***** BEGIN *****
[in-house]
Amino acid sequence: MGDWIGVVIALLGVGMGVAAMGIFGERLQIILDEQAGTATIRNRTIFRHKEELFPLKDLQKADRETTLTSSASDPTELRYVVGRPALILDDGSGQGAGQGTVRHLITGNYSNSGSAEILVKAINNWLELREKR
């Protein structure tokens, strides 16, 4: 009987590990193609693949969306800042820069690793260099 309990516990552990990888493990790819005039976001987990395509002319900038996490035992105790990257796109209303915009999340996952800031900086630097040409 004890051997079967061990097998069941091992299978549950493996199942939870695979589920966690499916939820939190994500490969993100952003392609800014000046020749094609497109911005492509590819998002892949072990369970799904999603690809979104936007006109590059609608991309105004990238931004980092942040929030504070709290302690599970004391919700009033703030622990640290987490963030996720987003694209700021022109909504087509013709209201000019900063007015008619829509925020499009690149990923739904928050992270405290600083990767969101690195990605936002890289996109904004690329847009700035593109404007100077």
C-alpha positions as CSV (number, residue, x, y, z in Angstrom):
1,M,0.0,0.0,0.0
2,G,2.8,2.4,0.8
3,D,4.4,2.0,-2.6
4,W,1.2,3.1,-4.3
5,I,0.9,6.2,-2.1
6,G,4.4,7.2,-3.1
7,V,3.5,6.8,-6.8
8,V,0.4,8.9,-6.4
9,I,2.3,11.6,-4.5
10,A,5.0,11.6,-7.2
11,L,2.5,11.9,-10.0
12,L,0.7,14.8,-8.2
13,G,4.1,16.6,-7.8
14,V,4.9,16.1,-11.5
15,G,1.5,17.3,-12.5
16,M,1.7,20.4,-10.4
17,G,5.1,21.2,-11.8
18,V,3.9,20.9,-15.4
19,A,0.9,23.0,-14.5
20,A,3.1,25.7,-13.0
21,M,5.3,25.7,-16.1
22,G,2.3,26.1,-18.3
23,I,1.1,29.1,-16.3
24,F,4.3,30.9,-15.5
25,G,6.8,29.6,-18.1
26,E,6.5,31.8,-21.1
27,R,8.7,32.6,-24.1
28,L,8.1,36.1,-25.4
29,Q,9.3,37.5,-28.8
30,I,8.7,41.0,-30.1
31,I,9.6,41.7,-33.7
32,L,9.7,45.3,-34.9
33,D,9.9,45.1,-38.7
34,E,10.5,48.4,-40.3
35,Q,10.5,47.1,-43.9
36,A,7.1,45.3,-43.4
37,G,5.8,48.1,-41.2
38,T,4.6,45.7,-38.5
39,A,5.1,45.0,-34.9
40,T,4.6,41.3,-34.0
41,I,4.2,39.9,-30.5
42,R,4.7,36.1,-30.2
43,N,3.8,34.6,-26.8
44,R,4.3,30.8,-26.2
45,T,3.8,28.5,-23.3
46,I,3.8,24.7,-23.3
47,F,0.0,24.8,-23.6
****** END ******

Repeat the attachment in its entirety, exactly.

[in-house]
Amino acid sequence: MGDWIGVVIALLGVGMGVAAMGIFGERLQIILDEQAGTATIRNRTIFRHKEELFPLKDLQKADRETTLTSSASDPTELRYVVGRPALILDDGSGQGAGQGTVRHLITGNYSNSGSAEILVKAINNWLELREKR
């Protein structure tokens, strides 16, 4: 009987590990193609693949969306800042820069690793260099 309990516990552990990888493990790819005039976001987990395509002319900038996490035992105790990257796109209303915009999340996952800031900086630097040409 004890051997079967061990097998069941091992299978549950493996199942939870695979589920966690499916939820939190994500490969993100952003392609800014000046020749094609497109911005492509590819998002892949072990369970799904999603690809979104936007006109590059609608991309105004990238931004980092942040929030504070709290302690599970004391919700009033703030622990640290987490963030996720987003694209700021022109909504087509013709209201000019900063007015008619829509925020499009690149990923739904928050992270405290600083990767969101690195990605936002890289996109904004690329847009700035593109404007100077």
C-alpha positions as CSV (number, residue, x, y, z in Angstrom):
1,M,0.0,0.0,0.0
2,G,2.8,2.4,0.8
3,D,4.4,2.0,-2.6
4,W,1.2,3.1,-4.3
5,I,0.9,6.2,-2.1
6,G,4.4,7.2,-3.1
7,V,3.5,6.8,-6.8
8,V,0.4,8.9,-6.4
9,I,2.3,11.6,-4.5
10,A,5.0,11.6,-7.2
11,L,2.5,11.9,-10.0
12,L,0.7,14.8,-8.2
13,G,4.1,16.6,-7.8
14,V,4.9,16.1,-11.5
15,G,1.5,17.3,-12.5
16,M,1.7,20.4,-10.4
17,G,5.1,21.2,-11.8
18,V,3.9,20.9,-15.4
19,A,0.9,23.0,-14.5
20,A,3.1,25.7,-13.0
21,M,5.3,25.7,-16.1
22,G,2.3,26.1,-18.3
23,I,1.1,29.1,-16.3
24,F,4.3,30.9,-15.5
25,G,6.8,29.6,-18.1
26,E,6.5,31.8,-21.1
27,R,8.7,32.6,-24.1
28,L,8.1,36.1,-25.4
29,Q,9.3,37.5,-28.8
30,I,8.7,41.0,-30.1
31,I,9.6,41.7,-33.7
32,L,9.7,45.3,-34.9
33,D,9.9,45.1,-38.7
34,E,10.5,48.4,-40.3
35,Q,10.5,47.1,-43.9
36,A,7.1,45.3,-43.4
37,G,5.8,48.1,-41.2
38,T,4.6,45.7,-38.5
39,A,5.1,45.0,-34.9
40,T,4.6,41.3,-34.0
41,I,4.2,39.9,-30.5
42,R,4.7,36.1,-30.2
43,N,3.8,34.6,-26.8
44,R,4.3,30.8,-26.2
45,T,3.8,28.5,-23.3
46,I,3.8,24.7,-23.3
47,F,0.0,24.8,-23.6